Are Metrolink trains too loud?
Claremont is getting a new subcommittee to find a solution to the ear-piercing sound of passing trains.
The Claremont City Council voted unanimously to create the subcommittee—which will be comprised of three Traffic and Transportation Commission (TTC) members who will work with city staff toward a possible quiet zone—during Tuesday night’s council meeting.
The original recommendation, spearheaded by TTC Commissioner Zachary Courser during their June 23 meeting, was to create an ad hoc committee. The council later decided that creating a subcommittee of three TTC commissioners would be more apt.
The members of the subcommittee will be announced during the next TTC meeting on July 28, according to commission chair Chuck Gerlach.
The responsibilities of the subcommittee are manifold: to create an actionable plan on the possibility of installing quiet zones throughout the city, work on a detailed budget for the implementation of safety measures to go with the quiet zones, work on a timeline for construction, contact neighboring cities for possible cost-sharing opportunities and to work as a liaison to the community, according to City Engineer Loretta Mustafa.
Part of the staff recommendation is the allocation of Proposition A funds—$45,000—to go toward funding the project: $25,000 for a quiet zone feasibility study and $20,000 for analysis of the federal train horn rule.
The Federal Railway Authority (FRA) is currently undergoing a review of their train horn rule, and Claremont is seizing the opportunity to lobby the FRA to lessen the residential impact of the horns. Mayor Sam Pedroza and City Manager Tony Ramos will travel to Washington, DC in September to work with the FRA on a possible change, according to Ms. Mustafa.
Mr. Gerlach told the council that a subcommittee is needed to assuage a critical issue that has impacted the lives of Claremonters living at or near the railroad tracks.
“The crux of what occurred at the TTC meeting last time was [consensus on] a need to be proactive on this topic, not reactive,” he said. “You’ve seen other communities be in a reactive state, but Claremont’s a leader. We ought to be proactive.”
The approval comes months after Metrolink trains across southern California were attached to Burlington Northern and Santa Fe (BNSF) engines as a safety precaution following a fatal 2015 crash in Oxnard. The BNSF trains have a higher-decibel “five-chime” horn positioned higher on the engine, as opposed to the lower-decibel “three-chime” horn on Metrolink trains.
The louder horns have caused an increase in noise—and aggravation—throughout the city. Metrolink representatives were apologetic during the June 23 TTC meeting, and said they would start phasing out the BNSF trains on the San Bernardino Line beginning in September.
Ms. Mustafa told the council the most accepted way to mitigate the risk of an accident is the use of supplementary safety measures (SSM), including four-quadrant gates. Metro Transit Authority (MTA) already plans to build four-quadrant gates at each Claremont crossing as part of the upcoming Gold Line extension.
Metro also factored into a possible funding mechanism, as Ms. Mustafa said money from the upcoming Gold Line project could pay for the SSMs. This could present a problem for residents, as the quiet zones may not be implemented until 2023 if no other funding sources are found.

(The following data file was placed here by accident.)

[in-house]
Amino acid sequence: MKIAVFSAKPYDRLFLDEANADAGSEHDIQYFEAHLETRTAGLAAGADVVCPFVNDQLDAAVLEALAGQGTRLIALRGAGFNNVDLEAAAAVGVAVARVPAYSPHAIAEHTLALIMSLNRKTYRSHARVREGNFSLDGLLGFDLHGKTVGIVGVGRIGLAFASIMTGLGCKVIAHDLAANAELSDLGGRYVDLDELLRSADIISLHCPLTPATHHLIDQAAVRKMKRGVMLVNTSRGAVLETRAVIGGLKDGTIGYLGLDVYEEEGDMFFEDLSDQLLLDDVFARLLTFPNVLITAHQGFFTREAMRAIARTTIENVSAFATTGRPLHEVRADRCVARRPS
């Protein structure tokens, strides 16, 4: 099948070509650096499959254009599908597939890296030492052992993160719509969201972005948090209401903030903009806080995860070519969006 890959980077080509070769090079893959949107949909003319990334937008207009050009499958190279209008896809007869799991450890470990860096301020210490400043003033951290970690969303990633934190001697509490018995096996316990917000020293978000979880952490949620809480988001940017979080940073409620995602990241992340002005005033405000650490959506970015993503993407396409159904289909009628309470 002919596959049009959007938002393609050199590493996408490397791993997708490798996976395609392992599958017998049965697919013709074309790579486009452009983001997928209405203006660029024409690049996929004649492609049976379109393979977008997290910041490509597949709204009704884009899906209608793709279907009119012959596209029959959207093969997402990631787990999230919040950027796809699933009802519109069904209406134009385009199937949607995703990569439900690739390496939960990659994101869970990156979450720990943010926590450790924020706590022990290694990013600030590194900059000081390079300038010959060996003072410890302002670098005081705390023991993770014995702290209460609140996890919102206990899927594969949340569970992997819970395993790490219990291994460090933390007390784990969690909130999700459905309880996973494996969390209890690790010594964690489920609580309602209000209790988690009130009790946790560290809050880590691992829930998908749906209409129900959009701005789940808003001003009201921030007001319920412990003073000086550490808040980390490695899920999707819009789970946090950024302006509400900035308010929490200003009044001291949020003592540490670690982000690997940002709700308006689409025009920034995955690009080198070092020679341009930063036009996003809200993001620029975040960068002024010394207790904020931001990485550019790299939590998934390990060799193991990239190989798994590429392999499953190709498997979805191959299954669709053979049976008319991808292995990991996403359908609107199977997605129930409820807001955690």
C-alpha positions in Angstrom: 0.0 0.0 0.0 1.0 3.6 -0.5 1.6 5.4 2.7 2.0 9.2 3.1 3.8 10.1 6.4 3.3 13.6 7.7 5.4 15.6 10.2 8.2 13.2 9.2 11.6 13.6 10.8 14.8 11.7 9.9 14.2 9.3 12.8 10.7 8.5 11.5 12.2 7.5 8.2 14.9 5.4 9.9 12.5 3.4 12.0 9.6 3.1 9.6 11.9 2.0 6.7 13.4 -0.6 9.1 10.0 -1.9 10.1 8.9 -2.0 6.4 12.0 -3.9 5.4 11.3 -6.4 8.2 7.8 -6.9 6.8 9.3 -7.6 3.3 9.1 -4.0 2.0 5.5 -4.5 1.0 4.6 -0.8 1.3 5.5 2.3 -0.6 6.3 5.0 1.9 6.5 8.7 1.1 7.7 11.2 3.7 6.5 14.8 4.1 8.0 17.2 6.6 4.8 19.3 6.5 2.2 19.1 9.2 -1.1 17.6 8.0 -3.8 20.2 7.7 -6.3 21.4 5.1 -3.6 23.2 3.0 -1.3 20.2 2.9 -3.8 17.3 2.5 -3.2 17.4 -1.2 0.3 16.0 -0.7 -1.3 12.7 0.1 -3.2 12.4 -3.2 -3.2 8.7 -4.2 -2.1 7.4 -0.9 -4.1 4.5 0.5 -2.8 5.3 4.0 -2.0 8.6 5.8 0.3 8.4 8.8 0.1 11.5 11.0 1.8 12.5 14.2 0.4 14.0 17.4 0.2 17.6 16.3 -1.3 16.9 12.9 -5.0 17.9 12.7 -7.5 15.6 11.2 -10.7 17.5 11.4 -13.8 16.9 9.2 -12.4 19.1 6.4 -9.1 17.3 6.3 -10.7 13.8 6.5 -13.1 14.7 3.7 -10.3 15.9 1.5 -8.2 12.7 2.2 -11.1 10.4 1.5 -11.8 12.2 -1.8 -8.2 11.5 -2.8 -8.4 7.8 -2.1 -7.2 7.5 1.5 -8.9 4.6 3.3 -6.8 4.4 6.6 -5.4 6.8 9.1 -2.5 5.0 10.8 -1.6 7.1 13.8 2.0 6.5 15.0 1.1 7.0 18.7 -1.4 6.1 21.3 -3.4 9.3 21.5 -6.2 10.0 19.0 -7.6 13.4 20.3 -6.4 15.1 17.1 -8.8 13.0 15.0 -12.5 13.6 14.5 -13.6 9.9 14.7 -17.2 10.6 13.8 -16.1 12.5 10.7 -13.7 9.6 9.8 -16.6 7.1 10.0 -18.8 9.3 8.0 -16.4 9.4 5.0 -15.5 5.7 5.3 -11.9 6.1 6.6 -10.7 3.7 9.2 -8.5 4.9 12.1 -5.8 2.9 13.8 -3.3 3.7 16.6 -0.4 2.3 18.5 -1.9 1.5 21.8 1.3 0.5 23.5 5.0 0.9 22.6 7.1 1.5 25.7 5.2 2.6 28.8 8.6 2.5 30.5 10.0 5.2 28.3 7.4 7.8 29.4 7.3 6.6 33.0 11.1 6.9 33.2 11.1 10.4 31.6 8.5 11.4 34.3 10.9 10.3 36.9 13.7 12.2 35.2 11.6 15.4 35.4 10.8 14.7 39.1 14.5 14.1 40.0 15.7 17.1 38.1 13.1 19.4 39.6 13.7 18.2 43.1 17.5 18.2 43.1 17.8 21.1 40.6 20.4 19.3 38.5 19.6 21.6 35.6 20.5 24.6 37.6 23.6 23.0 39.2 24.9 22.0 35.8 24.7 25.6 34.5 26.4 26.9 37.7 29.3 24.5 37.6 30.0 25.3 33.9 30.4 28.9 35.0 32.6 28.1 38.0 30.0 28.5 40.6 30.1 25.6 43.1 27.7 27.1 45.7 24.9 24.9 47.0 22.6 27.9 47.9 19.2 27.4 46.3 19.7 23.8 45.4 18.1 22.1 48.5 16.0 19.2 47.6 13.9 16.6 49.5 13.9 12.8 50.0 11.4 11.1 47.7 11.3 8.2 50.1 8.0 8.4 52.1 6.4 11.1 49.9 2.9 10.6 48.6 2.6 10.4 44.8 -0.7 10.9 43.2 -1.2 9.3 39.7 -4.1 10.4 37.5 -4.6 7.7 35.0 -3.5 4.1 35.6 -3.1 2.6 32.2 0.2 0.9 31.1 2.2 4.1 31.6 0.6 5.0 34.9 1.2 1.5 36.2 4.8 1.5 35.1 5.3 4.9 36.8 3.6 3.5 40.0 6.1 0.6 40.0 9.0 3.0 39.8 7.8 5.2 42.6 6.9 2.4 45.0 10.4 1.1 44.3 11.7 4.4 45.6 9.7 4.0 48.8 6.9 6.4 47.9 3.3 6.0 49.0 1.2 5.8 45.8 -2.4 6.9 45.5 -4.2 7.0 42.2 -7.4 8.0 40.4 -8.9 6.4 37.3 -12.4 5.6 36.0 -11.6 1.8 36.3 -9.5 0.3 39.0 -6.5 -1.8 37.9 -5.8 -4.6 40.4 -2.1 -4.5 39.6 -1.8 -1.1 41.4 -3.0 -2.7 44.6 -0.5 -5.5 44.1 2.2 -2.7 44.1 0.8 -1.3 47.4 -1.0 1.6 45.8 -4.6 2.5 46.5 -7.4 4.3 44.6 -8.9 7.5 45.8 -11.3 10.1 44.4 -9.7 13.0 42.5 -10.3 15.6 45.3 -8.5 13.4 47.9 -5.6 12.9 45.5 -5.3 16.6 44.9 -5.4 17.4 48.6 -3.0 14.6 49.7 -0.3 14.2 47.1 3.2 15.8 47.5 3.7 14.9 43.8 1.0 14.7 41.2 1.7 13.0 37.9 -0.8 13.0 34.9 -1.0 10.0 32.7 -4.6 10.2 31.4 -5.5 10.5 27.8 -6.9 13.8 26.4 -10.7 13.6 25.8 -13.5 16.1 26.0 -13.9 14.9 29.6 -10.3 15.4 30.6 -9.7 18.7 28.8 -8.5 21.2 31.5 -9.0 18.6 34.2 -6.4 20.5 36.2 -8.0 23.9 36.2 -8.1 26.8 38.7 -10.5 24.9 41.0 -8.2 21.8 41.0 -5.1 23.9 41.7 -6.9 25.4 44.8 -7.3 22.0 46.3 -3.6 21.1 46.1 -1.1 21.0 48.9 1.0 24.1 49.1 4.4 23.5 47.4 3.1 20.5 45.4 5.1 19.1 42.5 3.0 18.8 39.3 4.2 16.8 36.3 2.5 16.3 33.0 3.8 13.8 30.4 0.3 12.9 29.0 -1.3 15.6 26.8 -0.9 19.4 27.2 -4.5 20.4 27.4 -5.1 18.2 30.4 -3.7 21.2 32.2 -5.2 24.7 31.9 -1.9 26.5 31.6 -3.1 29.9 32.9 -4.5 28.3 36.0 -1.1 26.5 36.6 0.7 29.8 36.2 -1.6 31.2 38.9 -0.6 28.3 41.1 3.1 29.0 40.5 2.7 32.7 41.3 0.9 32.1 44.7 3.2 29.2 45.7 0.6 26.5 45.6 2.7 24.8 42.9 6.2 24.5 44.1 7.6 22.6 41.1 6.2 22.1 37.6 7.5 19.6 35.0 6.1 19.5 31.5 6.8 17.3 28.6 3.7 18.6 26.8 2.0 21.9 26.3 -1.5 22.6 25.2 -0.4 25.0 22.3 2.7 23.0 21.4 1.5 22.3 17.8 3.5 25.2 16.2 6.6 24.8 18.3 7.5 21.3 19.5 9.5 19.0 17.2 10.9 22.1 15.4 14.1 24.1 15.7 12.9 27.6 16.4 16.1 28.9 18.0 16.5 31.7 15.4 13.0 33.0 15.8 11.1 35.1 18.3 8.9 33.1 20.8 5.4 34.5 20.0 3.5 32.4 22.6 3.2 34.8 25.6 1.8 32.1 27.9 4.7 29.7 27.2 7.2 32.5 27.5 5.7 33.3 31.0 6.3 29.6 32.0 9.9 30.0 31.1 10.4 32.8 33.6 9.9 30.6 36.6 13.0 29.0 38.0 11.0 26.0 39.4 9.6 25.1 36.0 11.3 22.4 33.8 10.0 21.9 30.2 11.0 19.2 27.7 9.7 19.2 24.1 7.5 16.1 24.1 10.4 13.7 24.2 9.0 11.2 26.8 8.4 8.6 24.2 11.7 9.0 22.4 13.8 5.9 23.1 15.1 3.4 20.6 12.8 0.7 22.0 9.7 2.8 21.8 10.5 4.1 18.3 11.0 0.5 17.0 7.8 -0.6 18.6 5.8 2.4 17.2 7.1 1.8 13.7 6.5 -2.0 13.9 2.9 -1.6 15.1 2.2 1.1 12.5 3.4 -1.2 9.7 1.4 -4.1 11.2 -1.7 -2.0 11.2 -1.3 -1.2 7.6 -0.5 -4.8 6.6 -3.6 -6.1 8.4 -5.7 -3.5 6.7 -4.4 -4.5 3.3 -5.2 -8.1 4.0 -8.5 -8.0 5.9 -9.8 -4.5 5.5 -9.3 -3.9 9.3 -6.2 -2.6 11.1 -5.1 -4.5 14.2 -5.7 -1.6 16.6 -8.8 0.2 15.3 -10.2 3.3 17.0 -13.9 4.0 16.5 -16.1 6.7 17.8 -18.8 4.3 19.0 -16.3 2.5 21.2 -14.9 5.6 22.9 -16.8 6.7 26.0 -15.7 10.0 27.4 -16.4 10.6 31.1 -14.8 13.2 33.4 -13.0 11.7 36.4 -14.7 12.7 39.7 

In addition, the money from Metro hinges on an upcoming ballot measure, Measure R2, which would allow a countywide half-cent sales tax to allocate funds for upcoming Metro projects.
Once Claremont decides to create a quiet zone, Ms. Mustafa explained, the liability in the event of an accident is on the city.
The question of whether to approve the ad hoc committee as outlined in the staff report or to instead create a subcommittee was raised. Councilmember Opanyi Nasiali did not see the need to create an ad hoc committee on the issue.
“I don’t understand why we need a committee to do what the staff is already doing,” Mr. Nasiali said.
An ad hoc committee consists of an appointed group of people—including residents—to work on a specific project, while a subcommittee is comprised of members of an already existing committee, in this case the Traffic and Transportation Commission.
Mr. Courser responded that the committee was created because there is a lot of “energy” from residents who want to eliminate train noise.
“Families, colleagues, friends, we’ve had students and children come up here and talk about how their quality of life was extremely negatively impacted,” Mr. Courser said.
The rest of the council determined a subcommittee was the best option.
“The committee may look at it and there might not be an immediate answer, but that’s all right, let’s go through the process and see what it brings,” Councilmember Larry Schroeder said.
The council voted unanimously in favor of the subcommittee, 5-0.
Brad McKinney heads to Rosemead
The council also revealed the departure of longtime Assistant to the City Manager Brad McKinney, who is leaving Claremont for a job as the Assistant City Manager of Rosemead.
Mr. McKinney, apparently taken aback at the surprise announcement, received an award from the city and thanked the council for a “truly wonderful experience here in Claremont.”
“Claremont’s a unique and wonderful place and I’m going to miss it,” he said.
Mr. Pedroza noted that it is a big loss for the city but a big gain for Rosemead and Mr. McKinney, and remarked about his big promotion.
“All you have to do now is cross out the ‘to,’” Mr. Pedroza said of Mr. McKinney’s new title.
The next city council meeting will be on July 26.